So I didn’t run and technically, this wasn’t a race but I felt like it was significant to share the dirty details of my husband’s almost 60 mile run to raise money for Type 1 Diabetes. In short…

My view, almost all day!

We had a blast!!!

In case you missed it, the background info can be found here and below is the map of the route that he took. He had to wear two watches since the battery would have died on the first one before he finished*. If you add the totals between the two watches, he recorded 59 miles, although the map says it was 60. It took him about 10 hours and 15 minutes including all stops to eat, refill water bottles, etc. All in all it was pretty incredible!

The Crew:

A run like this is no small feat and if it had been a race, there would have been volunteers at aid stations and medical tents, etc. Since this was a solo run, I decided Marty needed a crew. We had two cars that “followed” him along the course and provided his hydration and fuel every few miles. The first car was driven by my FMIL (Favorite Mother-In-Law) aka Marty’s mom. This was her first time “crewing” for an event like this and she was fabulous! She had banners made (by Brian Wood! Thank you!) so people passing by knew why there was a runner on the highway. She coordinated the cheering sections, kept everyone in the loop throughout and prepped a bunch of running fuel (sliced oranges, got sports drinks, etc.). She was key to pulling this off.

I was her co-pilot and navigator. I also played photographer and social media reporter for our friends and family who couldn’t be there. Finally, I supported Marty in the same way he always supports me and was his corner-man, making sure he had everything he needed.

In the other crew car were my mom and dad. Dad drove and followed Marty during the dangerous parts where there was no shoulder, talked down the cops**, provided words of wisdom and encouragement at exactly the right moments since he is an incredible and experienced runner in his own right. Marty told me mutiple times how comforting it was knowing my dad was following him and had his back. ‘He was spot on. The whole time. I just felt safe and comfortable running knowing he was behind me.’ Marty told me afterward. My mom navigated for my dad, also did a bunch of race prep and nearly pulled an all-nighter to be there for him. She also took some amazing photos and as an experienced race crew coordinator, kept us all sane and on track.

The Run

The run started at 5:15 am from Berwick Middle School. It was a small group with just our crew and Marty’s Uncle Stosh there to send him off but there was a palpable excitement in the air. As soon as he started, we jumped in our cars and started following him with only the headlights and a flashing beacon light on top of the truck*** lighting our way. About an hour into the run, the sun came up and it was beautiful. If you ask Marty, he’ll tell you he doesn’t even remember the first ten miles because it was dark and the lights were trance-like.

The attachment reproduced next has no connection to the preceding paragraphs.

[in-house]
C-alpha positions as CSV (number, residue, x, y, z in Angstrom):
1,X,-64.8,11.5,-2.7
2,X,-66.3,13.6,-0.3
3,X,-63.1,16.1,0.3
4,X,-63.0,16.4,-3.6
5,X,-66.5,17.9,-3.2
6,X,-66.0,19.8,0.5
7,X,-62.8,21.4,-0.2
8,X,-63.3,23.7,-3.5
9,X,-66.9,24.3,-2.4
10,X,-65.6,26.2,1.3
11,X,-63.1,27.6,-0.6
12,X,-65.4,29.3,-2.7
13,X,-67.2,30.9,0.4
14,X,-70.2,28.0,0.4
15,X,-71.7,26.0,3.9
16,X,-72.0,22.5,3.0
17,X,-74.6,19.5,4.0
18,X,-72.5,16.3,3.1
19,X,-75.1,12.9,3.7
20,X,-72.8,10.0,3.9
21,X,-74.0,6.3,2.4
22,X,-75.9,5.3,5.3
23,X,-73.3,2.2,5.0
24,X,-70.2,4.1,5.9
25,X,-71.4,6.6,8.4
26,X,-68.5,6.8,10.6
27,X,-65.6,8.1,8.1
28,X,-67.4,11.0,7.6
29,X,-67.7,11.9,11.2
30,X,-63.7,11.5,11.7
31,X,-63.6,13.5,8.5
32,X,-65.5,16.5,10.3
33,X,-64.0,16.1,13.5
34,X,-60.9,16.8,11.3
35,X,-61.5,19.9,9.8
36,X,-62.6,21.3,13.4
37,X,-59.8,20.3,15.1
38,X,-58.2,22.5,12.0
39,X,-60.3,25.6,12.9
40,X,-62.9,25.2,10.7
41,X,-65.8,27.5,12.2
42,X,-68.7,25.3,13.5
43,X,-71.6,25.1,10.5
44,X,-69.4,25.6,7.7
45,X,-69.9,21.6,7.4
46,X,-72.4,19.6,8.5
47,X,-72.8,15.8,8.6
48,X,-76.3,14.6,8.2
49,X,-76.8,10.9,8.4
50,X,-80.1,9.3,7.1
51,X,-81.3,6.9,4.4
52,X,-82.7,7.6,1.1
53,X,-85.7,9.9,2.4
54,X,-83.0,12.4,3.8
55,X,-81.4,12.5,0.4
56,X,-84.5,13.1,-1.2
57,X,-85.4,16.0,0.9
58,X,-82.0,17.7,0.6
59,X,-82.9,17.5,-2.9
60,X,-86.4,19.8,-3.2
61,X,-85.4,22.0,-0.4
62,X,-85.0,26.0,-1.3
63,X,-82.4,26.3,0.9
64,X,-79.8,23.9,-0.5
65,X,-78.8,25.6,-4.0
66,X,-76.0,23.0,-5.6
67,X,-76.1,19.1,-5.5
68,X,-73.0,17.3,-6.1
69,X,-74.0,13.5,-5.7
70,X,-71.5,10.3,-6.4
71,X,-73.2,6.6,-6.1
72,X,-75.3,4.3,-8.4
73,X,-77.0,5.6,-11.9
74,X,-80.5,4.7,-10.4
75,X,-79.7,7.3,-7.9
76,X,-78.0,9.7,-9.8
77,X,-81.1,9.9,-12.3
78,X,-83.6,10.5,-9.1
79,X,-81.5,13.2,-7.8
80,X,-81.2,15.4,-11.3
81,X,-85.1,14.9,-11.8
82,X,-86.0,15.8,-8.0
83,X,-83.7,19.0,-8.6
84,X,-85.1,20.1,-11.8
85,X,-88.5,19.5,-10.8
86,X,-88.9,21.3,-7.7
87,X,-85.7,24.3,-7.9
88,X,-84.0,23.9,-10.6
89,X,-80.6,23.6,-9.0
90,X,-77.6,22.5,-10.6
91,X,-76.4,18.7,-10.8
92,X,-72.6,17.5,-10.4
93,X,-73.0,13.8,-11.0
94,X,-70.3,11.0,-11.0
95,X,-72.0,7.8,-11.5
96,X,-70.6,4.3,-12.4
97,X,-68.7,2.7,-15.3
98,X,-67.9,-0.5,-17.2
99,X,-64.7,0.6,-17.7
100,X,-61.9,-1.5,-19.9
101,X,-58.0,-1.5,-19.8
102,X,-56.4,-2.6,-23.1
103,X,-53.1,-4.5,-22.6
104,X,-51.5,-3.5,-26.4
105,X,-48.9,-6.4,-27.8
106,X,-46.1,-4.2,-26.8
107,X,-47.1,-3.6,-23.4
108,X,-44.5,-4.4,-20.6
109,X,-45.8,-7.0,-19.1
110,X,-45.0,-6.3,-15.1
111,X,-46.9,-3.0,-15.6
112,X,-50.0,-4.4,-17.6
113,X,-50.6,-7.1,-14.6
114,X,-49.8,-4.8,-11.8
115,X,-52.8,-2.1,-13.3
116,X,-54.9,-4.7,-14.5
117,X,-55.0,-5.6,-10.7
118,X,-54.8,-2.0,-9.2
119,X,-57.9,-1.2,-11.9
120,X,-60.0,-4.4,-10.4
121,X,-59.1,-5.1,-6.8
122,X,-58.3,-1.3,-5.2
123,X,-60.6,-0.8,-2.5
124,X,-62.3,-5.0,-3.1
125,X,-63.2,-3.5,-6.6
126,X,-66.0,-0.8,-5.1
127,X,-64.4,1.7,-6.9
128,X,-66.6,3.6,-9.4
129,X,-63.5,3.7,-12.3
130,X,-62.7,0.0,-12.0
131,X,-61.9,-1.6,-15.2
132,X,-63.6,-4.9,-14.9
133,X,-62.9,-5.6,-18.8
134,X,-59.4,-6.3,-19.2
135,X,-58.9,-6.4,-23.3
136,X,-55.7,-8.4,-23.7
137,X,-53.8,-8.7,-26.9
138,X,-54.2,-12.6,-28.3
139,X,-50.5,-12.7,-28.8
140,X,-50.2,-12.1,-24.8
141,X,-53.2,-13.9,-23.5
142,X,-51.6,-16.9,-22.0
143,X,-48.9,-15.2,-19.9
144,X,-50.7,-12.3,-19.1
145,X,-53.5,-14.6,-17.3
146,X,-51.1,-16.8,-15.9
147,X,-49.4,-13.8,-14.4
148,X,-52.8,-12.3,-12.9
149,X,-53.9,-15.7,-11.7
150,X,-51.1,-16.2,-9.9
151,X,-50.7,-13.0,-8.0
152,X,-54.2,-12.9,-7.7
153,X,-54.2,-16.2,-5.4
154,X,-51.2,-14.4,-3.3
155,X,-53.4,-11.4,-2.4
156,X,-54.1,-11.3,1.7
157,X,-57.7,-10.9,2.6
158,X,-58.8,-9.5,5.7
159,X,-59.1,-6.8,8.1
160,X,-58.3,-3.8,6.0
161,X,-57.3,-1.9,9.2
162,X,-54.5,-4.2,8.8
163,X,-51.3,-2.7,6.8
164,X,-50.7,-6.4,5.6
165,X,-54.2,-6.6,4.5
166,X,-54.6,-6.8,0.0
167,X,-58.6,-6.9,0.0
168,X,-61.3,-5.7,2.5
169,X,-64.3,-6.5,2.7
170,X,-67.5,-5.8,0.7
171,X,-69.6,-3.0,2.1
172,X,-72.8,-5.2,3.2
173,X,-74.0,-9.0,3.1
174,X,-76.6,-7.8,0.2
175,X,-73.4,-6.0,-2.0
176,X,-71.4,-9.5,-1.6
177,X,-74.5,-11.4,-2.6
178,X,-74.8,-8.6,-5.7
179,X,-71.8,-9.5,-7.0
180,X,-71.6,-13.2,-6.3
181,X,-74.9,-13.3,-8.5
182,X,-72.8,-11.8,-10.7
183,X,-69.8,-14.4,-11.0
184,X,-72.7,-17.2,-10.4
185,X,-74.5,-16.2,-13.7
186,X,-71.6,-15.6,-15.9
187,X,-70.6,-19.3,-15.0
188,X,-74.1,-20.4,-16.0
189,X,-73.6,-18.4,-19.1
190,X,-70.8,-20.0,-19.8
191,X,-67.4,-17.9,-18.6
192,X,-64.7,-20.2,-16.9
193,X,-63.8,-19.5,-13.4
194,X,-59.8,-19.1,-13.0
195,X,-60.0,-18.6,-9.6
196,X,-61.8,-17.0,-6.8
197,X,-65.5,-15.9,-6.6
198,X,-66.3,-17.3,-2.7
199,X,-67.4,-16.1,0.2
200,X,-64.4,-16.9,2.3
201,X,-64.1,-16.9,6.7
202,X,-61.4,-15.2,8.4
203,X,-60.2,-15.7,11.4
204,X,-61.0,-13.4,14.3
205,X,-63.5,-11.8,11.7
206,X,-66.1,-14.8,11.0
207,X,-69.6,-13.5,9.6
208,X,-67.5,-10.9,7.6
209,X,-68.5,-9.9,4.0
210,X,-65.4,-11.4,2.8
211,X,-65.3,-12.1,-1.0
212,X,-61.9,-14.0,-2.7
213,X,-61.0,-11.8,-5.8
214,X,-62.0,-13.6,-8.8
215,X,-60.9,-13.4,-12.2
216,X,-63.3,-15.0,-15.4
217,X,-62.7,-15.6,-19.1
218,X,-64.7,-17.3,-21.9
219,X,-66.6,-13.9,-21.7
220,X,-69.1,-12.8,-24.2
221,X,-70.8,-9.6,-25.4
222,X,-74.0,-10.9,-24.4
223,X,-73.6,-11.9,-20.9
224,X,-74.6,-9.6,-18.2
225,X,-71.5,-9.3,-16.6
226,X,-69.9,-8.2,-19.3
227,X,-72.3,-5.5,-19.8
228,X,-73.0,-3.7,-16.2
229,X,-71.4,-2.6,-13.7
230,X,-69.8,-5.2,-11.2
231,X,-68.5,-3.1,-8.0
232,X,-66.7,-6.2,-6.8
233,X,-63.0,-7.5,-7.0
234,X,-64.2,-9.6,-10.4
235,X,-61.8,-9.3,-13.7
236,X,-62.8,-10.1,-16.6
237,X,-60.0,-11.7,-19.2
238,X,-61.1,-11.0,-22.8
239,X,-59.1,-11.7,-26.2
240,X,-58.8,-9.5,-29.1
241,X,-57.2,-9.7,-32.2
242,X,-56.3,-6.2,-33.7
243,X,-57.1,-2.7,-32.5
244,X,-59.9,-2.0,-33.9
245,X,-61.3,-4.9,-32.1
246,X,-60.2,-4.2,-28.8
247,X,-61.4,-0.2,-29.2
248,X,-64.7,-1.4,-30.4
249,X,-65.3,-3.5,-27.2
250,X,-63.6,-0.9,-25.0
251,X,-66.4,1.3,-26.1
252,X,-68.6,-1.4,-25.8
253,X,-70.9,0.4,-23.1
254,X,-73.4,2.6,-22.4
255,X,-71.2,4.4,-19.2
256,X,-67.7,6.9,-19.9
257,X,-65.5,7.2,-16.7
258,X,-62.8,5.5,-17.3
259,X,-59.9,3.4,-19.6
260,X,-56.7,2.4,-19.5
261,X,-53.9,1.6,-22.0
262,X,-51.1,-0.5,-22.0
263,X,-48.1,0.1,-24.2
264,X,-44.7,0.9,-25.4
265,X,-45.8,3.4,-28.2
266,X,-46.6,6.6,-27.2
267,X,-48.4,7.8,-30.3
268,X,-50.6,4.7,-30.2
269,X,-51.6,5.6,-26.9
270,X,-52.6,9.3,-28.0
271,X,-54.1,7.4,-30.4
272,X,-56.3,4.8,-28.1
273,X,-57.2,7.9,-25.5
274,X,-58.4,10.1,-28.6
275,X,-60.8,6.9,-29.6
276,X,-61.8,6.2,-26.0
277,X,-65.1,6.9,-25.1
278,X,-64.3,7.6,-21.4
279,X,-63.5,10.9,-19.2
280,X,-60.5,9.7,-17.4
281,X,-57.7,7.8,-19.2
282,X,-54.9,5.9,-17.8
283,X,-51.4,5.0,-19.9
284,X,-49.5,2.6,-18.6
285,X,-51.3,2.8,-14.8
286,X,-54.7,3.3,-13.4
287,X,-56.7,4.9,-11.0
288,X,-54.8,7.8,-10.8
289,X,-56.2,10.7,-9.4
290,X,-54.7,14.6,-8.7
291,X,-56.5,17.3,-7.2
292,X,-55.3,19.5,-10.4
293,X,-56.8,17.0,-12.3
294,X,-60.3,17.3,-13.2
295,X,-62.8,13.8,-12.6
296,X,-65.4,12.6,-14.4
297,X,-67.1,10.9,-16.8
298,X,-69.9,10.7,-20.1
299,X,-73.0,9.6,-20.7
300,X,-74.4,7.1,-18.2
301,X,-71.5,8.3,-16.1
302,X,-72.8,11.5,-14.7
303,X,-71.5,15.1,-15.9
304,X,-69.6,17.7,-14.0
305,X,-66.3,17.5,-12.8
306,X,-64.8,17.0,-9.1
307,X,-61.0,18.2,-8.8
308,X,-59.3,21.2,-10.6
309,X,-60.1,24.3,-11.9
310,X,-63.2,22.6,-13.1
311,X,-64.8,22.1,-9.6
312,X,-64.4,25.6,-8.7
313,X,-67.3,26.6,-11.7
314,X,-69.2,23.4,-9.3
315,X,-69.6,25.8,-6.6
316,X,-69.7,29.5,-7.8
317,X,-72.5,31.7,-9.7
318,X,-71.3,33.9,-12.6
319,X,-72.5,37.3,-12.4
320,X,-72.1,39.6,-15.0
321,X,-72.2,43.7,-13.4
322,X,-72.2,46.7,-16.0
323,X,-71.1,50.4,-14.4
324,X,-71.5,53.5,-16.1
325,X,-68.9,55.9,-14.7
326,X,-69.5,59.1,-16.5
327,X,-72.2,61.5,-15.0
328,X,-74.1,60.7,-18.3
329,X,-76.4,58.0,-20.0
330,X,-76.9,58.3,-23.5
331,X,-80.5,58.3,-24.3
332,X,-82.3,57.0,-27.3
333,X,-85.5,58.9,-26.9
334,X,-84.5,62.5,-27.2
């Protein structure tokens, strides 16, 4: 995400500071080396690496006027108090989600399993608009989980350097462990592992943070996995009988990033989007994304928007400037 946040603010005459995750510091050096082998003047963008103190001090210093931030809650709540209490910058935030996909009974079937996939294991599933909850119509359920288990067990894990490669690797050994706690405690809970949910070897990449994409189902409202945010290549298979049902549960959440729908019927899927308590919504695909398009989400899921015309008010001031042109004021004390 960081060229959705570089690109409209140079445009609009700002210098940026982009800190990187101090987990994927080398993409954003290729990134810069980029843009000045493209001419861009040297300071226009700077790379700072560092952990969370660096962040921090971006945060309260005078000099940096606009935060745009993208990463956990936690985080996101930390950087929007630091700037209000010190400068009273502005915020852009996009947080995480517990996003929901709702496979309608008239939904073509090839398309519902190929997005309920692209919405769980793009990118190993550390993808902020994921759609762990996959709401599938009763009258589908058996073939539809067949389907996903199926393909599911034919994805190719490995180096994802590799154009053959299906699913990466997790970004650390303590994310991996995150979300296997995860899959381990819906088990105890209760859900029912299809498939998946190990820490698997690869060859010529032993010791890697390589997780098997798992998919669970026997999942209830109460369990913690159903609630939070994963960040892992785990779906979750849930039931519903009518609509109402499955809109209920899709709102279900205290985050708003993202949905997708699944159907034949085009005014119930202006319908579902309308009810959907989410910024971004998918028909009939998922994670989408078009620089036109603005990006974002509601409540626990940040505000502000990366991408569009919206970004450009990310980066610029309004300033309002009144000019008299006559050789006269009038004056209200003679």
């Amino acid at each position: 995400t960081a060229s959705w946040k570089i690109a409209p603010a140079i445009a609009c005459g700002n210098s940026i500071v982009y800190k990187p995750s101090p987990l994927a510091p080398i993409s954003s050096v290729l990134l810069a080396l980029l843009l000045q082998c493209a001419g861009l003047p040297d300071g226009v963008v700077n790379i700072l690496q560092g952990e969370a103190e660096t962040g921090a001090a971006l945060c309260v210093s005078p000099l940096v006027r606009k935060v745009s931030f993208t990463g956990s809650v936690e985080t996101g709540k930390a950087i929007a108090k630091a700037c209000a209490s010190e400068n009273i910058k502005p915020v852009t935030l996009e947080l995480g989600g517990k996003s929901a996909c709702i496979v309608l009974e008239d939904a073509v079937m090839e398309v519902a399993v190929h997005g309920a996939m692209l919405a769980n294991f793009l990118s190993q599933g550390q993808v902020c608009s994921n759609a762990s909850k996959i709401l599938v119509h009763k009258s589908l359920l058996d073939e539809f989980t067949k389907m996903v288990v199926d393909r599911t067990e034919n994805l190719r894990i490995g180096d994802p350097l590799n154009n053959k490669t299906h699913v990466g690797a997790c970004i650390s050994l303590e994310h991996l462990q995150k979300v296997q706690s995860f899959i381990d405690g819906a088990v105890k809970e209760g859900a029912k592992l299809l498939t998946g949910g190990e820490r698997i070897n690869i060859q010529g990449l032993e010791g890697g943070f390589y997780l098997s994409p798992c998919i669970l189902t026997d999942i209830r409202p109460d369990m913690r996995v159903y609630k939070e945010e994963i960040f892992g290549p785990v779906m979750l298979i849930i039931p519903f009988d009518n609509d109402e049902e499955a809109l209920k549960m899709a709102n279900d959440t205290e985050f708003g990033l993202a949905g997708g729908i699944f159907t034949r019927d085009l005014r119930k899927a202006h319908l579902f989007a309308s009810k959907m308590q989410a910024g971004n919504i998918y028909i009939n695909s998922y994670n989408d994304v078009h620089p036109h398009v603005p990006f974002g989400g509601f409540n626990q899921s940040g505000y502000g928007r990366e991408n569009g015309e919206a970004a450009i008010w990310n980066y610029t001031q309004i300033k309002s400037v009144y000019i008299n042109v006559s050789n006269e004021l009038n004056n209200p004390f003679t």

In Shickshinny, he came across his first monster hill, nearly a 20 mile climb, actually. We were all in awe, and perhaps even enjoying watching him run the scenic route. We were just praying the fog would stick around for a while before the hot sun decided to rear it’s ugly head. Around mile 34ish, Marty was surprised with his first of many cheering sections. His dad was there. His sister, Adrienne, and her husband Josh were there with our three month old niece, Shelby. Along with some other amazing family members and friends. The closer he got to the finish, the more family and friends he had come out to support him and keep his spirits up.

The first amazing support crowd!
Yes, Aunt Cindy is dangling a bag of chips for motivation!!

By the end, we were all getting loopy. While I was waiting for Marty to conquer the last of the “monster hills” I decided I should be doing something too and started doing push ups by the side of the road. Later, Marty’s cousin Dave (who is also a personal trainer) decided to match my effort with some push ups of his own as Marty ran by him, around mile 50. In Marty’s own recap, he told me he was even “feeling loopy” by the end. As any ultrarunner will tell you, towards the end of a long day of running, delirium starts to set in. I’ll tell you though, that delirium quickly turns into elation when you hit that finish line.

Doing push-ups
Dave also doing push-ups
Marty passing Dave and his amazing wife Natalie cheering in the background!

We have the BEST family!!!

Before we got to the finish, we had to stop at Sabatini’s Pizza. If you know Marty, he is extraordinarily passionate about good pizza. Naturally, he planned the route so it would pass right by his favorite pizza joint****. It was great stop, his whole immediate family was there along with our friend who married us. With only about 6 miles to go, it was special to say the least.

Marty passing Sabatini’s

“One bite. Everybody knows the rules.”